The size of this unit means carrying it on my person is no problem. I’ll either keep it in a pocket or attach it to my belt or clamp it to my pocket via the very strong clip. Another place I’ll put it is in the pencil holder of my golf bag (first picture). With this GPS unit on my person at all times I always know my numbers. No searching for markers or sprinkler heads and then walking off the numbers.
The unit also serves as an electronic scorecard. I’m more into the old school pencil and paper scorecard personally.
Below is a short video showing the unit and it’s features.
In The Box
Golf Buddy CT2 Mini Golf GPS
My only critique with the CT2 is the charging cable. It is a proprietary cable you’ll never find at a regular store. If you lose or damage the cable, or forget it on a golf trip, you can’t simply use a standard USB cable to charge the unit.
The CT2 is a fantastic micro/portable golf GPS that easily fits in the golfer’s pocket. Of all the golf GPS units I’ve tested to date, the CT2 has the longest battery life by far. The yardages are fast and accurate and the unit finds the right course quickly and easily.
When I do golf equipment reviews or golf accessory reviews I typically do a “first look” post to get the word out that I’ve received a product for testing and give those who submitted the product a little air time. That gives them a little golf blog love and buys me time to spend testing the unit. I do spend a lot of time testing, unlike other fly-by-night sites who test from their kitchen table or by hitting three range balls.
This time around I’m compelled to do an intermediate post on the new TomTom Golfer Premium GPS watch. I already did my first look of the TomTom golf GPS watchand I’m not quite ready to post a full review because a single round is definitely not enough. I was so impressed with this unit during my first round I have to post about it.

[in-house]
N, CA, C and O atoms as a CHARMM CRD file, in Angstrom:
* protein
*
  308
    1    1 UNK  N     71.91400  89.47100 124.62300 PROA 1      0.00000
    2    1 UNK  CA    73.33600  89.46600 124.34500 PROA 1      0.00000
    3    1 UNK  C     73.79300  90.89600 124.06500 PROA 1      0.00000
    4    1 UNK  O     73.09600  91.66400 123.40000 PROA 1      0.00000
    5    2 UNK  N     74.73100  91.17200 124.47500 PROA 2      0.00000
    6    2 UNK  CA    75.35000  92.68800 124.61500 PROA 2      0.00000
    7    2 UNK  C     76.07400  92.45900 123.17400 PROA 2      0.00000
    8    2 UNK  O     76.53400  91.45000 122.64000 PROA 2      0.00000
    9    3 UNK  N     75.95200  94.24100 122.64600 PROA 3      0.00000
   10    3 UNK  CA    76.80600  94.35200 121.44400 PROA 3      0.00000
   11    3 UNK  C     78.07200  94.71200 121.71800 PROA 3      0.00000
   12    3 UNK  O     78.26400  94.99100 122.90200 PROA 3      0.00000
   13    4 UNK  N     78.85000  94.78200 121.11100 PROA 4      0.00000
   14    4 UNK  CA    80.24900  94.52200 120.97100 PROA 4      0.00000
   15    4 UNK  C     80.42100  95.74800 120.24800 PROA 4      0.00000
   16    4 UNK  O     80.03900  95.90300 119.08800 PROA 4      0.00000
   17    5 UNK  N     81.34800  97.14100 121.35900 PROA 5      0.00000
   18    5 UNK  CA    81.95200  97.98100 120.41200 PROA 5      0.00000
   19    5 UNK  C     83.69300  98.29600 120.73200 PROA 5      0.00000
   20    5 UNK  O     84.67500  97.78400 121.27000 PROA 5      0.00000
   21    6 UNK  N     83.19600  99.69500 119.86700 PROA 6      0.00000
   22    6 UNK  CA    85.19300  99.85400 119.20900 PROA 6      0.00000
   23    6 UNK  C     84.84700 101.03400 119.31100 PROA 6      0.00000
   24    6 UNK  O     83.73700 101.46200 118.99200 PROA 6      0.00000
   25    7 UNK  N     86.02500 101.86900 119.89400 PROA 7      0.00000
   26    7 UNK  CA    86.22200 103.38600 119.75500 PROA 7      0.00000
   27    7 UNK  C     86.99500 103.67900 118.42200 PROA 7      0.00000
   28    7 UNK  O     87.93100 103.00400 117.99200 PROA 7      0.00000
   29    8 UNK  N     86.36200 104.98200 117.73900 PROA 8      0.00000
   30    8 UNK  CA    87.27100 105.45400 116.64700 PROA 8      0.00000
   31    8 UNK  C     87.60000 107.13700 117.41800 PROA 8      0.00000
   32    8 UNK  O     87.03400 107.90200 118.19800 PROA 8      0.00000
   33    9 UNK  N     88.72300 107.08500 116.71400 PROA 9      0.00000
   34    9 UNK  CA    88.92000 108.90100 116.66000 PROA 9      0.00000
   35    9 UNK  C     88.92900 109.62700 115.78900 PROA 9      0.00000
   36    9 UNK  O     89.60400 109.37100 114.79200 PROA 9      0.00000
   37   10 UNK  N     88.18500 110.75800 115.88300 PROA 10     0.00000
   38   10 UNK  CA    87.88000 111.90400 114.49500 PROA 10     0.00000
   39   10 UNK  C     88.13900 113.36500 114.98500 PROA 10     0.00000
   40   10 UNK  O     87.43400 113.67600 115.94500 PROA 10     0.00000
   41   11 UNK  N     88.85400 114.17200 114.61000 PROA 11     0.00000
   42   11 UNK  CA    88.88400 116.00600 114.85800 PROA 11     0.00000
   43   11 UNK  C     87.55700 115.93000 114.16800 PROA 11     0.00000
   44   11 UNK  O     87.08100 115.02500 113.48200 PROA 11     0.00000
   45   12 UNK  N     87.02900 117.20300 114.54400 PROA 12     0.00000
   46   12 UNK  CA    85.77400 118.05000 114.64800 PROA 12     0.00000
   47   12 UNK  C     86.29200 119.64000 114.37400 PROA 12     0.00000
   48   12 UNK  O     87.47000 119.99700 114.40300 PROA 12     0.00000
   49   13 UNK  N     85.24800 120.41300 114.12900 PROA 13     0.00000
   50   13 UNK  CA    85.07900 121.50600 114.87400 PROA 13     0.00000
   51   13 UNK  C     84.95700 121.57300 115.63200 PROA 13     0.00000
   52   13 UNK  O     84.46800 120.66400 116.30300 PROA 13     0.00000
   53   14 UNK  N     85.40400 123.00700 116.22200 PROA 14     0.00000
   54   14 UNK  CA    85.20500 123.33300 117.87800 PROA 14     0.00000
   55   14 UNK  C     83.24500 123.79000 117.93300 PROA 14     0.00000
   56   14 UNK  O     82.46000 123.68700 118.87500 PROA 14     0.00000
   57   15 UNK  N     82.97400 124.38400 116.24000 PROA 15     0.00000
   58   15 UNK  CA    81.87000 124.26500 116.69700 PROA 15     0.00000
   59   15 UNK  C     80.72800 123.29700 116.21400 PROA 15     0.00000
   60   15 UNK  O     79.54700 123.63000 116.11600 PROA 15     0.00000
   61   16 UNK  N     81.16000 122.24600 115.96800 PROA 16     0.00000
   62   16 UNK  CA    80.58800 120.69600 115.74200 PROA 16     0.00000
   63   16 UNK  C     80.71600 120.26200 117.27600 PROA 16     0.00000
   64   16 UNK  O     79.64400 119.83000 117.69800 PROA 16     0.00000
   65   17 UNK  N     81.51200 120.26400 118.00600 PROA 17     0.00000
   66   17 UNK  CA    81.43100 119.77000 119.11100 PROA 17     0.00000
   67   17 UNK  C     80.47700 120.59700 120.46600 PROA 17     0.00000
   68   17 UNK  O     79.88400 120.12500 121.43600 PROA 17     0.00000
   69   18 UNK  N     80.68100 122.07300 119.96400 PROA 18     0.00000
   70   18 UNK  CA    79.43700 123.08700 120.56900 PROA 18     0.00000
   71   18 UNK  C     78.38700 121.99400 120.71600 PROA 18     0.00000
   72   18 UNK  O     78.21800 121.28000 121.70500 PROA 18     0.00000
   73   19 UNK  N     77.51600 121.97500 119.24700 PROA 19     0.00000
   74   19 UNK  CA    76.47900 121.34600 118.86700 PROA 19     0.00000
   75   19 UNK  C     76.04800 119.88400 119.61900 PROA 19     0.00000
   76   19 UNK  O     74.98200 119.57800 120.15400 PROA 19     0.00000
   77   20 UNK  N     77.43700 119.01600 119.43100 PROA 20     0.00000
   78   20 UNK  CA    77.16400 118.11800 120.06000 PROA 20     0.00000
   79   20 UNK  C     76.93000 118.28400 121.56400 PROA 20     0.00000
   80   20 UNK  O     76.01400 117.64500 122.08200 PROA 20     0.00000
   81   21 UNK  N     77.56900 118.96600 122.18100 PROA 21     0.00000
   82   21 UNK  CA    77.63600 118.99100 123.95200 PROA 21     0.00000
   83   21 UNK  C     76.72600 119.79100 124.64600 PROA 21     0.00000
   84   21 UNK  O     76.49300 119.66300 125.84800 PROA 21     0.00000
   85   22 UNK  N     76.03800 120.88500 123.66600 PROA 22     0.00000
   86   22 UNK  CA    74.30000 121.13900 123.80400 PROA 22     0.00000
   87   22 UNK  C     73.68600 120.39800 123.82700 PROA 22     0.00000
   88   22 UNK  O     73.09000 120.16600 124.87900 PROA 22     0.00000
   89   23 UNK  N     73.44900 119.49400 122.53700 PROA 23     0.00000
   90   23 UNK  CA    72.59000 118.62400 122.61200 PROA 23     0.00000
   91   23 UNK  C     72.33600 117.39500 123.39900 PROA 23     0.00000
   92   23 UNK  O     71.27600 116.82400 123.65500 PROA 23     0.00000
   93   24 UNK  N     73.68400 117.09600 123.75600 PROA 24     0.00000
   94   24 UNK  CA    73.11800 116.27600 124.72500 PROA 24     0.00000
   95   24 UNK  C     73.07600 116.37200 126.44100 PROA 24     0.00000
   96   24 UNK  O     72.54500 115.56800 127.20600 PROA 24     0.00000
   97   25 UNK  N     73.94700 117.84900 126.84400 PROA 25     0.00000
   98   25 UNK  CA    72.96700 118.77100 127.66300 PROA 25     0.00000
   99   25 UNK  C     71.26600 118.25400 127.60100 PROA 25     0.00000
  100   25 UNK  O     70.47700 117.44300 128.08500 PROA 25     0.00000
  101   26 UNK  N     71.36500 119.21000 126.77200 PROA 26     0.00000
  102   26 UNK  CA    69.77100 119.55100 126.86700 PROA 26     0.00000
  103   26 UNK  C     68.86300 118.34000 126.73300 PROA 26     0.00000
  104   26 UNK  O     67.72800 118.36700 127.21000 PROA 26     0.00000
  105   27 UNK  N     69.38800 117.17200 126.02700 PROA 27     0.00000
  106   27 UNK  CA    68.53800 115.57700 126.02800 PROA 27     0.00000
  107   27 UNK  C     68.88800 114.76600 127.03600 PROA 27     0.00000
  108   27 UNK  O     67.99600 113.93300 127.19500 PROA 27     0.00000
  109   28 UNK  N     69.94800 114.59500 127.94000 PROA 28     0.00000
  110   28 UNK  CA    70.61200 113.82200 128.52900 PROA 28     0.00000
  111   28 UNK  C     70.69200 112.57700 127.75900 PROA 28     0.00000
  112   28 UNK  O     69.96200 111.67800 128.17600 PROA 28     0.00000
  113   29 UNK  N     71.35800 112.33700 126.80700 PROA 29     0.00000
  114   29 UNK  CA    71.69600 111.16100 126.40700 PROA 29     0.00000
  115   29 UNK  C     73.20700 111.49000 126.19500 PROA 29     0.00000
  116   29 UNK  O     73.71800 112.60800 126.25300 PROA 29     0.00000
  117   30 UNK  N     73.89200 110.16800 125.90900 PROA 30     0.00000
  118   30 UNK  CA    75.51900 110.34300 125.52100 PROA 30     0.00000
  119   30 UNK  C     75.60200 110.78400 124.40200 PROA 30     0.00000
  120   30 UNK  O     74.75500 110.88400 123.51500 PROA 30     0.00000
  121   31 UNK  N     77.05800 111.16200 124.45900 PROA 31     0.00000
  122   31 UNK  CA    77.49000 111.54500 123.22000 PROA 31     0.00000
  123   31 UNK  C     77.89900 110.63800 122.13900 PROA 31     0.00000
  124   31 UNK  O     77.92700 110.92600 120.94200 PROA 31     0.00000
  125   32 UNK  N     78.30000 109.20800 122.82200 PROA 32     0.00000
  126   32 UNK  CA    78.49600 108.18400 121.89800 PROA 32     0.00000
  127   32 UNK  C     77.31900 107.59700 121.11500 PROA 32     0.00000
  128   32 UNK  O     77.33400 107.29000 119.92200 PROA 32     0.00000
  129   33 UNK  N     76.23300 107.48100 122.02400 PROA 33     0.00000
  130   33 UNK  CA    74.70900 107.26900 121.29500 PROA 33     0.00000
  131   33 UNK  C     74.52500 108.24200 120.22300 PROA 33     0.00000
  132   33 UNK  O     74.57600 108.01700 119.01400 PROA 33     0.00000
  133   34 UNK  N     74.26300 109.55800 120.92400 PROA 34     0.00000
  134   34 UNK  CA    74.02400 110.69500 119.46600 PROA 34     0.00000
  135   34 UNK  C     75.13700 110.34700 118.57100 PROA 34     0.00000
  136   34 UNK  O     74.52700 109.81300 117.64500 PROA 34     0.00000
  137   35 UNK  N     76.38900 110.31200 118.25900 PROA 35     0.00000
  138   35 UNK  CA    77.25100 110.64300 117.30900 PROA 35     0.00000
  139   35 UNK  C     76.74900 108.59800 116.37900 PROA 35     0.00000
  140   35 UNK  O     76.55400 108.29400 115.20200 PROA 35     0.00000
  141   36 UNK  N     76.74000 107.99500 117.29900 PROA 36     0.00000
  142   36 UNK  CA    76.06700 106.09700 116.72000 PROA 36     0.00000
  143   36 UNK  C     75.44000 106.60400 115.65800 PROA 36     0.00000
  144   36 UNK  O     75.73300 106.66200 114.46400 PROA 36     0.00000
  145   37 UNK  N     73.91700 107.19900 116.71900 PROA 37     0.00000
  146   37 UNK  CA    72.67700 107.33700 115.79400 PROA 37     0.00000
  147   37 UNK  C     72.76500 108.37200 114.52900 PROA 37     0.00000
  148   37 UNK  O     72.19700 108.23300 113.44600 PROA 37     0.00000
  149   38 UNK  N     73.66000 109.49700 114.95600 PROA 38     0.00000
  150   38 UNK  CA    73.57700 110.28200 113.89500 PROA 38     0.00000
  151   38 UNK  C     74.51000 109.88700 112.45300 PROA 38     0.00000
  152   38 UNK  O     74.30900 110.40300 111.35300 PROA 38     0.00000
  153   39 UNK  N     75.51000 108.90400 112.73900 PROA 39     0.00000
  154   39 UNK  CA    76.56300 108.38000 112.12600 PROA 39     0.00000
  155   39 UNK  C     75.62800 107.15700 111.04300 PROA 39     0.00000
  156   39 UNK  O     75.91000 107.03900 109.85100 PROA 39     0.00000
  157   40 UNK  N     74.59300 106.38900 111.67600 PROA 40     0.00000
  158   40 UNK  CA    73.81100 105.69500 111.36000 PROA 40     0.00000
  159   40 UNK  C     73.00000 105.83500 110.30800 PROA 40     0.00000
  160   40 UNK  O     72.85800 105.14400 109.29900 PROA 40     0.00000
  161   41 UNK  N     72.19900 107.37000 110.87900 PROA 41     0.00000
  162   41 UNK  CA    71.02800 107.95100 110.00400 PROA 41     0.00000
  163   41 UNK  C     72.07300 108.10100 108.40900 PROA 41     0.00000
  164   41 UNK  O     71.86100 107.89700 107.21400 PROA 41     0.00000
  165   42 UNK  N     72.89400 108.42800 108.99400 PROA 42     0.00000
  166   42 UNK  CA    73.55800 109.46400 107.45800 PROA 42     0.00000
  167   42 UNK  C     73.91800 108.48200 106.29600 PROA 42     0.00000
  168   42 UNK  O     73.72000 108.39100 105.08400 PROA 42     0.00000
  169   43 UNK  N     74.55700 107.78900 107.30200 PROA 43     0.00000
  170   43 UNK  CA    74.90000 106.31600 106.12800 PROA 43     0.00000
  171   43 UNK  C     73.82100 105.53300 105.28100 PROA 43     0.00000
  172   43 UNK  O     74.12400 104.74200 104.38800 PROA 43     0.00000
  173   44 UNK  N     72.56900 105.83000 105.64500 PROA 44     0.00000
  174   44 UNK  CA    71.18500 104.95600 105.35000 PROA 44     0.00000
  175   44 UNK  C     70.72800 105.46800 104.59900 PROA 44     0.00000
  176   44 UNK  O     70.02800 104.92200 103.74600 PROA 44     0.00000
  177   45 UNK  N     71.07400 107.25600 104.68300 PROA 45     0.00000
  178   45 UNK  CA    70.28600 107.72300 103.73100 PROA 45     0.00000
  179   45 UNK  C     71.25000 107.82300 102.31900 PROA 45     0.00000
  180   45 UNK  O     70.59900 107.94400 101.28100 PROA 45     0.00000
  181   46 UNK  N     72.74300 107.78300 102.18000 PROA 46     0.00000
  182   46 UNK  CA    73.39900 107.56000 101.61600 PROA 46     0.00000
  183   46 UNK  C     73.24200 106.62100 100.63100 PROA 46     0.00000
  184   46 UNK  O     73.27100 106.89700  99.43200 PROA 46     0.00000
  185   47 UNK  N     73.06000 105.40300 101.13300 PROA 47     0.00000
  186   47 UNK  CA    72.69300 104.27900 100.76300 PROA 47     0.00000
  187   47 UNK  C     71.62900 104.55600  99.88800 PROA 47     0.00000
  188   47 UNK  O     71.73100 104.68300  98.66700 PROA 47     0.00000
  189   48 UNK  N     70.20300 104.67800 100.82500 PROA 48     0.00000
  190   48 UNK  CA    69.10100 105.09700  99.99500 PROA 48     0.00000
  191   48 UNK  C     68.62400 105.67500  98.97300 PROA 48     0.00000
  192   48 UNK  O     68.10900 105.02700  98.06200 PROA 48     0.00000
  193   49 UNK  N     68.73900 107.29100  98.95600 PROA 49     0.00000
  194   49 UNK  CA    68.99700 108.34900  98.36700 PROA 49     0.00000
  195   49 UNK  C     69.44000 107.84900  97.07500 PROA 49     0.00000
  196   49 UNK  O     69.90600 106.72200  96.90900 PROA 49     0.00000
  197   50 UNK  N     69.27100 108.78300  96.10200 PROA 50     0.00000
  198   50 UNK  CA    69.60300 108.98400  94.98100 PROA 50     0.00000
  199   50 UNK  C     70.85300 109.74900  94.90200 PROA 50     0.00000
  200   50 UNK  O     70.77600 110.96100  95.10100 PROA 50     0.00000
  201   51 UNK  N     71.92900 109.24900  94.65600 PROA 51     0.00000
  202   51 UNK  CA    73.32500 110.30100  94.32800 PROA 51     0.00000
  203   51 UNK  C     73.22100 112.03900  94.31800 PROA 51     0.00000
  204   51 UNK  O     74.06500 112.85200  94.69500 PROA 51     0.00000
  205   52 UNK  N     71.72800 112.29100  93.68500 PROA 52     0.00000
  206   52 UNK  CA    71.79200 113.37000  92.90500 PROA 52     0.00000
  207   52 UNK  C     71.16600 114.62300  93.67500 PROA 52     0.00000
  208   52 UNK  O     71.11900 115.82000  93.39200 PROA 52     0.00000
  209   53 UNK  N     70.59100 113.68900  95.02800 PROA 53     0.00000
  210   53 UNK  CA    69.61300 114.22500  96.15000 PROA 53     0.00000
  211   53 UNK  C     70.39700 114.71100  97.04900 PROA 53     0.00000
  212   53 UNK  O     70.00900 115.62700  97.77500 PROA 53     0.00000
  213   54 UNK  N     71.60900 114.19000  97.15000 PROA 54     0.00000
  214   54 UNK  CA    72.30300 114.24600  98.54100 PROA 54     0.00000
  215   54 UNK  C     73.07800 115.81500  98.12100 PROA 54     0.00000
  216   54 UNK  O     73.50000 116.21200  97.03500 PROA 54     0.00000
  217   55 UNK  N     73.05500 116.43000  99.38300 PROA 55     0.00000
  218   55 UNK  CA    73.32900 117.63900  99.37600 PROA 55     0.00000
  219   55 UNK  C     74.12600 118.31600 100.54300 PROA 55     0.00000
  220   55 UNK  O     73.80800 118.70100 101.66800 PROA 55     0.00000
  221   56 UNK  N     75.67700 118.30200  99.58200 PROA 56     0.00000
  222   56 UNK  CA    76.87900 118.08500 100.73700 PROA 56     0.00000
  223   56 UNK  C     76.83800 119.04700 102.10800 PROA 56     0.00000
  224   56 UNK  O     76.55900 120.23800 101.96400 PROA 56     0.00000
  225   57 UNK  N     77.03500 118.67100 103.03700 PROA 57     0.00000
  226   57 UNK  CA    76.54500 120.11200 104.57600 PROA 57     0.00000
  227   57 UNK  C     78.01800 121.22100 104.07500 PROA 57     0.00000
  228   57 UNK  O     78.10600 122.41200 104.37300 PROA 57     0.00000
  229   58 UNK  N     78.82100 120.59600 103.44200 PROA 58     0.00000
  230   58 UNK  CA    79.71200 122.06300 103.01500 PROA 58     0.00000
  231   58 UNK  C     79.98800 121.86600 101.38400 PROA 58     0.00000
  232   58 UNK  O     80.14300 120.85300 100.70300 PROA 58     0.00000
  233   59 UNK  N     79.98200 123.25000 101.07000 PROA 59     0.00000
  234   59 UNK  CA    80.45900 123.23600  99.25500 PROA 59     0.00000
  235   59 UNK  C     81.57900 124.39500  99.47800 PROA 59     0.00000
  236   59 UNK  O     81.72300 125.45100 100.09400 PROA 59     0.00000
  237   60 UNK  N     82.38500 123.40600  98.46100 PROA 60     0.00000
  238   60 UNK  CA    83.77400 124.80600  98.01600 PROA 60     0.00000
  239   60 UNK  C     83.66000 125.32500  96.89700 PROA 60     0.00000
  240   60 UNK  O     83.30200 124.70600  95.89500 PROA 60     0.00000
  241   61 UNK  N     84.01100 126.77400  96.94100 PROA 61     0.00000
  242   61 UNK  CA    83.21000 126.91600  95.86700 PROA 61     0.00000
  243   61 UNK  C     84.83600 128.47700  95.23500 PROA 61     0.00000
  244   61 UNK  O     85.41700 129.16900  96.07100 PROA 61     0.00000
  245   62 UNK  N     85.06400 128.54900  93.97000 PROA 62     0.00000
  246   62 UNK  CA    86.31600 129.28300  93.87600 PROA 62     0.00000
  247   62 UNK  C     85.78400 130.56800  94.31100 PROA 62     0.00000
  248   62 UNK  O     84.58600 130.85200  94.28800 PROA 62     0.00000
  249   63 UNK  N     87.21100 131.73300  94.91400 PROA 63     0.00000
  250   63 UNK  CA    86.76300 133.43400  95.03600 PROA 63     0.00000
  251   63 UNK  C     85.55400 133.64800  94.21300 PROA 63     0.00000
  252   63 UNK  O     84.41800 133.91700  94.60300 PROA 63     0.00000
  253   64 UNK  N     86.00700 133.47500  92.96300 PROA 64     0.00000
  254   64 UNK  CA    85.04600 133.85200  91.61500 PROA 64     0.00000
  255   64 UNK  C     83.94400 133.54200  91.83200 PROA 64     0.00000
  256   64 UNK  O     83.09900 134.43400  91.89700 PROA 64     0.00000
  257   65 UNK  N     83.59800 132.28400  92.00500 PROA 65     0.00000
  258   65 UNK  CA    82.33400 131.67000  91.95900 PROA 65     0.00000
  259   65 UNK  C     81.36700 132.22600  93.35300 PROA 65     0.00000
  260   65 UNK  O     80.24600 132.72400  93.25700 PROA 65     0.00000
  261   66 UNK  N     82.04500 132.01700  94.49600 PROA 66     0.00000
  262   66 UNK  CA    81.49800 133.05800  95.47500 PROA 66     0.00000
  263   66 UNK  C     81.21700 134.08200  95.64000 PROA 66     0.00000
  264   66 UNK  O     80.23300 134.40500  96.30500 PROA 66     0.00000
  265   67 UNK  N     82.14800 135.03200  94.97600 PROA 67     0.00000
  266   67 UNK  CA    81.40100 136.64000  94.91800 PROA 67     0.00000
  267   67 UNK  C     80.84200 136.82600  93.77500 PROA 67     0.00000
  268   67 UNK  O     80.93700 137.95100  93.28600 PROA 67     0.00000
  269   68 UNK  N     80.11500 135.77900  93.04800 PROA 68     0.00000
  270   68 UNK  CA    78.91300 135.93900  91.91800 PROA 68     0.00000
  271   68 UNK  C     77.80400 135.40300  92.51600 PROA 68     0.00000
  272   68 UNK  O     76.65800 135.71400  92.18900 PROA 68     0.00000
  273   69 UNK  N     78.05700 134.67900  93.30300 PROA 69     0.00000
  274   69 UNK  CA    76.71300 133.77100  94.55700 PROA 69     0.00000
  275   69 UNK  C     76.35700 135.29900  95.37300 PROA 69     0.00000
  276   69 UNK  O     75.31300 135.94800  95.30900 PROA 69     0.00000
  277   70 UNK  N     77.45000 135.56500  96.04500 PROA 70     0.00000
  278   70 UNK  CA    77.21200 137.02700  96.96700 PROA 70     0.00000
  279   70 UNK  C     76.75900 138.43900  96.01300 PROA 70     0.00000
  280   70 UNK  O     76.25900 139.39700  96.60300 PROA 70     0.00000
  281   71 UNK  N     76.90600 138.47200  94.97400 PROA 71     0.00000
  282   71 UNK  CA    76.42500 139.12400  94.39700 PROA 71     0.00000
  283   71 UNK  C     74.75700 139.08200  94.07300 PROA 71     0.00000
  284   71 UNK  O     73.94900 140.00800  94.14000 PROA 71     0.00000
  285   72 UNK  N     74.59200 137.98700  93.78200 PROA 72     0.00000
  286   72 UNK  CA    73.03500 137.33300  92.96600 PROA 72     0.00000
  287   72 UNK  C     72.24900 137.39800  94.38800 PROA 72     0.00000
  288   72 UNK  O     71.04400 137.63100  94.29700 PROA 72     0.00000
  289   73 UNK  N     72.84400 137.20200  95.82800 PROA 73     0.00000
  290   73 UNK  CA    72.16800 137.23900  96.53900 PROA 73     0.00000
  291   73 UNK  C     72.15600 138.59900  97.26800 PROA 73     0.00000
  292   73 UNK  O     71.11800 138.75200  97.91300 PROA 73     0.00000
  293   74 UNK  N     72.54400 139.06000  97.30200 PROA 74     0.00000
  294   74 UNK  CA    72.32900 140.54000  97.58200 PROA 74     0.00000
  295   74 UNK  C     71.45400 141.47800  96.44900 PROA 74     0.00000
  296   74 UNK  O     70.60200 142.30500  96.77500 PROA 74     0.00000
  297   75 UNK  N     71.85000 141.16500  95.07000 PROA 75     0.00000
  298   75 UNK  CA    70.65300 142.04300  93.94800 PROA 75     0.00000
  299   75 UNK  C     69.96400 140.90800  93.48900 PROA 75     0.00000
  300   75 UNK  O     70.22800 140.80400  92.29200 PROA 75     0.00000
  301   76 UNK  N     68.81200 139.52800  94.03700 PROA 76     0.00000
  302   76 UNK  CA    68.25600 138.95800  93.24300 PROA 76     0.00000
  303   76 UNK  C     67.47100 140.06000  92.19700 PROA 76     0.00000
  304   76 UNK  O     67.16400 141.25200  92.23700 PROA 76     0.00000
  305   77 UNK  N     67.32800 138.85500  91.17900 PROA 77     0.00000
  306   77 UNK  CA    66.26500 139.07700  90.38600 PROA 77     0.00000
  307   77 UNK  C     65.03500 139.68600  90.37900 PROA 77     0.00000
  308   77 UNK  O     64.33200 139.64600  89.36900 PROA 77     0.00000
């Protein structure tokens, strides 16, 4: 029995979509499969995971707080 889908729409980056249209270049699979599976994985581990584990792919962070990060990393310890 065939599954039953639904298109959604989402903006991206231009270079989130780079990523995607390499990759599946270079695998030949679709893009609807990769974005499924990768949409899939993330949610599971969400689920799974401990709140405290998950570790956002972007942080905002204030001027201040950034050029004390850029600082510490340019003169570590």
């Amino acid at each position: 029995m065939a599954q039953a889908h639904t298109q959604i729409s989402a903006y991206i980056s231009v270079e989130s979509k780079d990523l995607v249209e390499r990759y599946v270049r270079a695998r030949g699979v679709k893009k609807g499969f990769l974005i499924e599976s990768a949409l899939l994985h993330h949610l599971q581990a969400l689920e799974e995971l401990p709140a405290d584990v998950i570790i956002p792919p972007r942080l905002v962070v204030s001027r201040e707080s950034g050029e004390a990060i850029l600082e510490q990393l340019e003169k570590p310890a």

The TomTom golf GPS watch is not overly large like other golf GPS watches. So it is actually wearable for those who can wear a watch and play. I’m not a watch guy, so I played a couple of holes with it on, then just attached it to my golf bag.
The yardages were quick and accurate, and I love the way they display with the black background. Below you can see the yards to the front, back, and middle:
This GPS watch not only gives yardages, but has all sorts of other great features. It will track scores, show green view, and even show hazards. See below? The first hole has water all the way down the right side:
And below is a shot of the score tracking. I made par on the par-5 first hole.
I’m not done testing and have yet to post my full review, but now that I have a round under my belt I already know the TomTom Premium golf GPS watch is superb. Stay tuned for my full review.
My winter torture continues. Now in my hands is a micro golf GPS from GolfBuddy, the CT2. I’m hoping for some global warming so the snow melts fast and the courses open up, allowing me to start testing this baby. For now, here’s a picture and a few of the features listed below. Pray for the snow to melt.
Golf Buddy CT2 Mini Golf GPS
Versatile design fits in pockets & clips to towel rings, belts, lanyards, golf bags, etc.
Dynamic green view with pin placement and distance readings from the golfer’s perspective
Distances to front/center/back of the green
Distances to hazards and layups
Automatic course/hold recognition
Legal for tournament play
Rechargeable battery provies up to 17 hours of golf GPS
This is painful. There are two feet of snow on the grass here and the golf courses are closed for probably 2-3 months. I just got this TomTom Golfer Premium Golf GPS Watch in for review and all I can do is charge it up, put it on my wrist, stare at it in my office and dream of being on a golf course.
Here’s a photo of the unit on my wrist. As close as I can get to testing right now #snow
I guess I could put on my snow boots and go for a walk round the golf course with it to check yardages…
So here’s the first look at least for now, and the unit and it’s accessories. I hope to review this golf GPS watch soon. Maybe I’ll have to make a trip to a warmer area, or maybe global warming can be real and the snow will melt soon.
First impressions are that this is perhaps the first golf GPS watch I’ve received, and there have been many, that is actually small enough to wear comfortably.